TOKYO — Many economists see Japan as the world's richest nation because of the strong yen, trade surplus and stockpile of foreign exchange. Many Japanese see it as a rich country full of poor people.
Japan's banks and companies dominate international lists, its citizens have the highest average income--$28,642 a year in 1986--in dollar terms, and the per-capita gross national product probably will overtake that of the United States this year. A recent report by the Tokai Bank, however, says living standards lag far behind.
High prices, overcrowding and a lack of leisure facilities have led some to question why Japan's immense wealth has not translated into a better life style for the average Japanese.
"Japan has improved drastically since the end of the war, but individual Japanese still aren't so well off," said Shintaro Abe, former foreign minister and a top official of the governing Liberal Democratic Party.
"An officer at the Foreign Ministry still can't invite visiting foreign officials to his home without feeling slightly embarrassed."
Middle-class workers pay an average $133,333 to $266,666 to buy tiny homes that usually lack insulation and central heating.
Many young parents on small salaries make do in two-room apartments--described in one French report as "rabbit hutches"--and use public baths.
Food costs 1.5 times more on average in Japan than in the United States; fuel, light and water charges are 91% higher, and rent is 66% more expensive, according to a survey released last year.
"Prices are so terribly high," says Tomoko Hirose, a Tokyo housewife. "I have only boys, and they eat so much . . . . It's very hard to manage a household--and I'm relatively well off."
Land price increases of more than 80% a year in Tokyo have far outpaced the ability of most Japanese to buy a house. Millions spend at least 90 minutes daily, each way, in "commuting hell" aboard jam-packed trains.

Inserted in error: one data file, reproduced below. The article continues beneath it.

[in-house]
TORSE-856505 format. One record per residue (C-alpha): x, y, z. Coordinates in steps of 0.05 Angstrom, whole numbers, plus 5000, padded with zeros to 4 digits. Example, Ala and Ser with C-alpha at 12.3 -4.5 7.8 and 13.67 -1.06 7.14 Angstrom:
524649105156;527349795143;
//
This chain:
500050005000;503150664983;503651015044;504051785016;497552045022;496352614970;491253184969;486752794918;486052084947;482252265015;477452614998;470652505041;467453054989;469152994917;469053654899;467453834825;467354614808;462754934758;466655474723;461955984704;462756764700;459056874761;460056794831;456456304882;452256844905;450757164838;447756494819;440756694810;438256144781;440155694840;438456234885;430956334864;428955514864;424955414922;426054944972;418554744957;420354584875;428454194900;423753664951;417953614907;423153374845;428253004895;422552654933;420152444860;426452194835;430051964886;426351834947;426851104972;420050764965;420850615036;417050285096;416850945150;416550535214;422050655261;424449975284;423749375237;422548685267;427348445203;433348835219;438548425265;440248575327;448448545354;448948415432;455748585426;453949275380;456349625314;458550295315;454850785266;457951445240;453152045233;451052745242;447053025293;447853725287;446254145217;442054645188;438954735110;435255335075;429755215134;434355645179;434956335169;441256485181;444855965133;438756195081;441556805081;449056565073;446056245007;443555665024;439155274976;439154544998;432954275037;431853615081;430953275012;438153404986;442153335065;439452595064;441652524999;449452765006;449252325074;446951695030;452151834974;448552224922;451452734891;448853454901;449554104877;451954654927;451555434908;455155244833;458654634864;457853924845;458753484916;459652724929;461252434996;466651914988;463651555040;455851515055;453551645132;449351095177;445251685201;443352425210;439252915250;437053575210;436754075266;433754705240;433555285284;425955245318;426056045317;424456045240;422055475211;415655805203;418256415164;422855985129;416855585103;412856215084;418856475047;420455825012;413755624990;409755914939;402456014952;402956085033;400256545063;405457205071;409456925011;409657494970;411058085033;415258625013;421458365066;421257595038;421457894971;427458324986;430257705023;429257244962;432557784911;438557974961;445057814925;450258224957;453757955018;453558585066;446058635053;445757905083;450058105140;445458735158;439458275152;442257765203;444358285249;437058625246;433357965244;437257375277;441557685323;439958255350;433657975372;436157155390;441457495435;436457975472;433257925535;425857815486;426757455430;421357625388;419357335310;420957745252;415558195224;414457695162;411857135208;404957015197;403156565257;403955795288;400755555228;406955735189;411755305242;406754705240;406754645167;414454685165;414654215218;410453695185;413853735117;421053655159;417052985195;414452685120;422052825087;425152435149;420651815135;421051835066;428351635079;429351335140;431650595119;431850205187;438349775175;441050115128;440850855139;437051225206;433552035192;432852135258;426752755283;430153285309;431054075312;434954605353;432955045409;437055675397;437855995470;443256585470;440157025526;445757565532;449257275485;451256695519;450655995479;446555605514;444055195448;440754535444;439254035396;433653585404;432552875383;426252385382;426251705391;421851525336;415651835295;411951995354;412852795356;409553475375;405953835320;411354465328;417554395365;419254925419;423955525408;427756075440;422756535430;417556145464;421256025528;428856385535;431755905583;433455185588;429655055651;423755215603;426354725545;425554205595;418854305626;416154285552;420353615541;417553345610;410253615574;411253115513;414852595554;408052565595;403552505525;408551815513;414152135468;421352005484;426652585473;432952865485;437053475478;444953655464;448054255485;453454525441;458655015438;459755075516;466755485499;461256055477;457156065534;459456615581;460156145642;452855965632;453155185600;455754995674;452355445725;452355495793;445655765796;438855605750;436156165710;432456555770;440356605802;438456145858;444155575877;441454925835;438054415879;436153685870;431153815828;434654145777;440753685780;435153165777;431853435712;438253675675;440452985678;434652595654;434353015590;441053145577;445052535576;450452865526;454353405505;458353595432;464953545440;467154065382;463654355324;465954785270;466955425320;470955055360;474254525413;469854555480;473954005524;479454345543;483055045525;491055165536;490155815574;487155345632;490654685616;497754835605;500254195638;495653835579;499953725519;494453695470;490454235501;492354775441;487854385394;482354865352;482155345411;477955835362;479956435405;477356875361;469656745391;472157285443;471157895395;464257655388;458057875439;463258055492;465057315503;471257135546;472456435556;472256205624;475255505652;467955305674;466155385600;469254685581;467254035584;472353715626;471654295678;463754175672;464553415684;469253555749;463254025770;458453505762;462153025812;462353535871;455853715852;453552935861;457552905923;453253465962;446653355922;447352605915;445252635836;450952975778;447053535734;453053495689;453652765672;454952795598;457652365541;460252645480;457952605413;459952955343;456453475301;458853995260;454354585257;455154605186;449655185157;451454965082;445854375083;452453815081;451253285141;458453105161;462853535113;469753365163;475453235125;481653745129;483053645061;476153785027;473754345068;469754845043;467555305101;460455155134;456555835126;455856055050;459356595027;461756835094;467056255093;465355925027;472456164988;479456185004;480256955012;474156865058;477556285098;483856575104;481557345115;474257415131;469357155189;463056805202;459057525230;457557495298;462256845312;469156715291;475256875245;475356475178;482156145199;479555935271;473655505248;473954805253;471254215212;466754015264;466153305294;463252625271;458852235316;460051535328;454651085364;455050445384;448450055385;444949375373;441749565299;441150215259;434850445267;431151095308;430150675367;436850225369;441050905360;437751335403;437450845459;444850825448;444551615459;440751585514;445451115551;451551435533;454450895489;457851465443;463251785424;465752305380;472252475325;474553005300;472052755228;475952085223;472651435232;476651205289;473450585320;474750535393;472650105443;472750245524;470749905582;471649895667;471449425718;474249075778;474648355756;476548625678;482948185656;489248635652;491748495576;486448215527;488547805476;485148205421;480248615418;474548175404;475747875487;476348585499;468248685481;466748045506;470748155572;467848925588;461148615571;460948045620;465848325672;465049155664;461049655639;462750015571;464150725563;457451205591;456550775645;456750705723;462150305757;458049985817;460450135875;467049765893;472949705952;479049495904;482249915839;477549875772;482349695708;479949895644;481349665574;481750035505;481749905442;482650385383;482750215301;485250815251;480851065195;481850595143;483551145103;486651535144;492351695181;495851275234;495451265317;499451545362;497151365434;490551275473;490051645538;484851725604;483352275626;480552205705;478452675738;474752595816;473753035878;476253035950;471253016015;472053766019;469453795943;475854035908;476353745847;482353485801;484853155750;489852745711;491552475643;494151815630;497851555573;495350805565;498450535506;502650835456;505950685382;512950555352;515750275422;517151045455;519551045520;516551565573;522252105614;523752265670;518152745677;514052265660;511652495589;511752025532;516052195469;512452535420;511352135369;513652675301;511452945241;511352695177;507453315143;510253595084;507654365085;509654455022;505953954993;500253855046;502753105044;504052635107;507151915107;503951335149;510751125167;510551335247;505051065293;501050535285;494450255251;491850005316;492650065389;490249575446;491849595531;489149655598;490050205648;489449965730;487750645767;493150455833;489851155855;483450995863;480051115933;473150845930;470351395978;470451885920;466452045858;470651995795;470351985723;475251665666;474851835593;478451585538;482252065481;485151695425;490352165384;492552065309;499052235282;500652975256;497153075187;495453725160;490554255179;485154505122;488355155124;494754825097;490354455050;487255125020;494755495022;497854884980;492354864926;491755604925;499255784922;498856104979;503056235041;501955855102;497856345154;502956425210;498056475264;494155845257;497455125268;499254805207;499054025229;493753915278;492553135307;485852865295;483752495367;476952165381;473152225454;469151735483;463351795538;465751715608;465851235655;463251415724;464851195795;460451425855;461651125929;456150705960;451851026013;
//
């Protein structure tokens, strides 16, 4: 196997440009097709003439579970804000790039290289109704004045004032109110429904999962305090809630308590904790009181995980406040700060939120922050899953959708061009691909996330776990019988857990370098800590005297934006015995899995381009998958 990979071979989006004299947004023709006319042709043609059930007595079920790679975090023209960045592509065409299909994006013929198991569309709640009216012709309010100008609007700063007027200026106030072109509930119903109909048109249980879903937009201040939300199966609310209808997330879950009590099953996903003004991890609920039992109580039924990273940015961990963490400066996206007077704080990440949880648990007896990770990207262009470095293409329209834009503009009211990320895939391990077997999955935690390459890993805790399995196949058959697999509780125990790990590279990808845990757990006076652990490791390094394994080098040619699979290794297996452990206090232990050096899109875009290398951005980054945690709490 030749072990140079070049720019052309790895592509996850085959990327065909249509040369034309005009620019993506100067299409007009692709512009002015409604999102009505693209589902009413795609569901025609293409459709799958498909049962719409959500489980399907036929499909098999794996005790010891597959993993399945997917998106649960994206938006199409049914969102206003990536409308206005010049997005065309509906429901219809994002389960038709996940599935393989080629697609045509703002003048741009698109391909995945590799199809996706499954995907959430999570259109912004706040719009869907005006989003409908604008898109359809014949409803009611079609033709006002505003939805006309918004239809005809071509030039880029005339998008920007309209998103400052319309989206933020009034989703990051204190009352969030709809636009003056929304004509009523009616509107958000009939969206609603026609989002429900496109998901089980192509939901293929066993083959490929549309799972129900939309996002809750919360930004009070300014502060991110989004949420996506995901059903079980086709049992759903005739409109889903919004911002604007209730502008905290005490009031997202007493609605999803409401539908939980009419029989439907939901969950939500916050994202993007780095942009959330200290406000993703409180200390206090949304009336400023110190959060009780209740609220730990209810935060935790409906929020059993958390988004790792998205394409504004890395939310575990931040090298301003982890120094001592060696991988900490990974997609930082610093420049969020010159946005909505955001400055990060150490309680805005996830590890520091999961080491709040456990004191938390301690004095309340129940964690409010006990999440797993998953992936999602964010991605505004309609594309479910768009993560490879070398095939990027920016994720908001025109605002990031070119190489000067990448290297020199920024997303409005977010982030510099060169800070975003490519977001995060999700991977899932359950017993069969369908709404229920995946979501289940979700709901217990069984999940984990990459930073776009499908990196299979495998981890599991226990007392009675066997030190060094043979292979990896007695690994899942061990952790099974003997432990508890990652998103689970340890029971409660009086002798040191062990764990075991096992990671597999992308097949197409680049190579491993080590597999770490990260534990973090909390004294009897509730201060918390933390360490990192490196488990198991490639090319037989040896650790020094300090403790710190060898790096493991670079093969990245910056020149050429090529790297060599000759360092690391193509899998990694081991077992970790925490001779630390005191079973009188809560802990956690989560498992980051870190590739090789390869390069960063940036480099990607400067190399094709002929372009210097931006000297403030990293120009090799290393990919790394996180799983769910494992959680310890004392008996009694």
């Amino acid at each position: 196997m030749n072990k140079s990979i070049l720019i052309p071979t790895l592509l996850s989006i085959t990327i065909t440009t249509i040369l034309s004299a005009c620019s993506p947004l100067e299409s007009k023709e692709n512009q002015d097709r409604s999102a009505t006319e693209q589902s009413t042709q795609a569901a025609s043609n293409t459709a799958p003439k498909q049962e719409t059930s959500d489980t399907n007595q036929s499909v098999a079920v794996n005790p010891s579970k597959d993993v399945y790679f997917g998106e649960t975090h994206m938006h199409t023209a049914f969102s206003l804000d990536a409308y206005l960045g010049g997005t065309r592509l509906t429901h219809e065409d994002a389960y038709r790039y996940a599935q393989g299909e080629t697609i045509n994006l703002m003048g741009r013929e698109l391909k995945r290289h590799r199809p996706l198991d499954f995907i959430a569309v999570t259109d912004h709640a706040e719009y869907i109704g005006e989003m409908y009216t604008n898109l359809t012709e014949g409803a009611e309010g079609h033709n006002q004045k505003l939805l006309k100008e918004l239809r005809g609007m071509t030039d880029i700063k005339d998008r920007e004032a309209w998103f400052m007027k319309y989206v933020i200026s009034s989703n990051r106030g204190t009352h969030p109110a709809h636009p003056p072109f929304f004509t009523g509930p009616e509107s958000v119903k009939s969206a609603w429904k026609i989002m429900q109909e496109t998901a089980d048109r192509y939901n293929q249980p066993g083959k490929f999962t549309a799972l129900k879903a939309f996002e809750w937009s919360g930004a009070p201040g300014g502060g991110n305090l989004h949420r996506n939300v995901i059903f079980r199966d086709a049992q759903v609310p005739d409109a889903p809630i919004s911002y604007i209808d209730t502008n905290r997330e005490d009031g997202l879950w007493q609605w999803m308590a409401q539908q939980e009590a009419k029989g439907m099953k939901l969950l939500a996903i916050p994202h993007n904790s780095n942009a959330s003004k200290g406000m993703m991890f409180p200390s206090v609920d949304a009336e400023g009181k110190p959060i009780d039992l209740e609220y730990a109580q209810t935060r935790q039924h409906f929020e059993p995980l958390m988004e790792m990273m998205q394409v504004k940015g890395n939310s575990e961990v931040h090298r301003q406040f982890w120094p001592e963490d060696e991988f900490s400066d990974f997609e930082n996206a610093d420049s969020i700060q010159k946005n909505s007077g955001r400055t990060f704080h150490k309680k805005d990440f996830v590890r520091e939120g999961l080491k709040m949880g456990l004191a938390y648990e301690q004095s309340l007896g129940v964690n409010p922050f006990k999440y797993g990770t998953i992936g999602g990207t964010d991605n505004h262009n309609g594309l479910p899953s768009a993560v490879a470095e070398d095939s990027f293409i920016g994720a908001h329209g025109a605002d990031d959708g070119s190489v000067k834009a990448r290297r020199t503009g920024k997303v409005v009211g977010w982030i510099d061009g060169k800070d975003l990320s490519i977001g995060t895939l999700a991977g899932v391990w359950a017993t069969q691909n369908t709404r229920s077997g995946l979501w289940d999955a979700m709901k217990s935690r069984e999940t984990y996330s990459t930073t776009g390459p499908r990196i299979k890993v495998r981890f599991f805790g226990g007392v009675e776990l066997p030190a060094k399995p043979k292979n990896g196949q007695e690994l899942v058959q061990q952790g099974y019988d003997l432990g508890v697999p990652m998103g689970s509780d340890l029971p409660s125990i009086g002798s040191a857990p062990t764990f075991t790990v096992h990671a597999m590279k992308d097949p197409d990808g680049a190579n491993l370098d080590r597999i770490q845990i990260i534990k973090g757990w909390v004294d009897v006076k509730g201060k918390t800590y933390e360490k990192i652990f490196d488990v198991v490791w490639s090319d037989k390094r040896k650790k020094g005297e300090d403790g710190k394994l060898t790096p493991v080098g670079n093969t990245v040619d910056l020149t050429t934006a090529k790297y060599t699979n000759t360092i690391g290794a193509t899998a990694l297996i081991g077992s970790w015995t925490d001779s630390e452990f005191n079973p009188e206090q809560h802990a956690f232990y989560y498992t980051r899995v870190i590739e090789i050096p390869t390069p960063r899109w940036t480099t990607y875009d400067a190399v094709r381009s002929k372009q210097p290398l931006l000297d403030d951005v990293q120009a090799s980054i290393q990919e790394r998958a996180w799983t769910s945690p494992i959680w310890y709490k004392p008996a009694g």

Some say Japan's drive to become a world industrial power has sacrificed living standards for the sake of international economic might.
Kenichi Ohmae, outspoken social critic and a managing director of McKinsey & Co., a Tokyo consulting firm, says the political system may have suited a largely rural population 40 years ago, but it does not respond effectively to the needs of the urban, middle class.
While 80% of all Japanese live in cities, the system gives more weight to rural voting districts with few residents. The government forbids rice imports and restricts those of cheaper foods. Rice, the staple food, sells for $44 for a 22-pound sack in Tokyo, compared to $4 for a 20-pound bag in California.
Political protest has been limited by several factors.
Many Japanese look on today's hardships as a godsend when compared to the years during and after World War II when even an electric fan was a luxury.
In addition, many Japanese don't know about living conditions abroad.
"Most Japanese don't realize that a man earning the same $18,000 a year in Milan, Italy, lives like a king, with a car, boat and even a second home," Ohmae said.
Intense competition for the same goals--a good education, a job in a good company, and the same for one's children--also inhibits protest, says Tokyo University Professor Shumpei Kumon.
Social problems are not grave. Few Japanese are homeless or unemployed. Violent crime is not widespread--there are 1.5 murders and 1.9 robberies per 100,000 people in Japan, compared to 9.1 homicides and 231.9 robberies in the United States. And the Japanese have the lowest infant mortality rate and longest life expectancy in the world--79.1 years for women and 73.6 years for men.
Finally, there is Japan's obsession with consensus and compromise.
"If the urban majority were to impose its will on the rest of the nation," by cutting prices and ending farmers' privileges, "there could even be civil war," Kumon says.
But Japan's dedicated armies of salaried workers have begun to grumble. A study by the Nippon Life Insurance Co. indicates that almost two-thirds of 1,000 people polled felt that their living standards were low. The most common complaints? Housing, time spent commuting and a lack of free time.
For many people, the financial squeeze is getting tighter.
And about half of 10,000 white-collar workers polled in a Labor Ministry survey in April said they could not save the $100,000 or more they need for retirement. Many now must choose between children and owning a home, the survey said.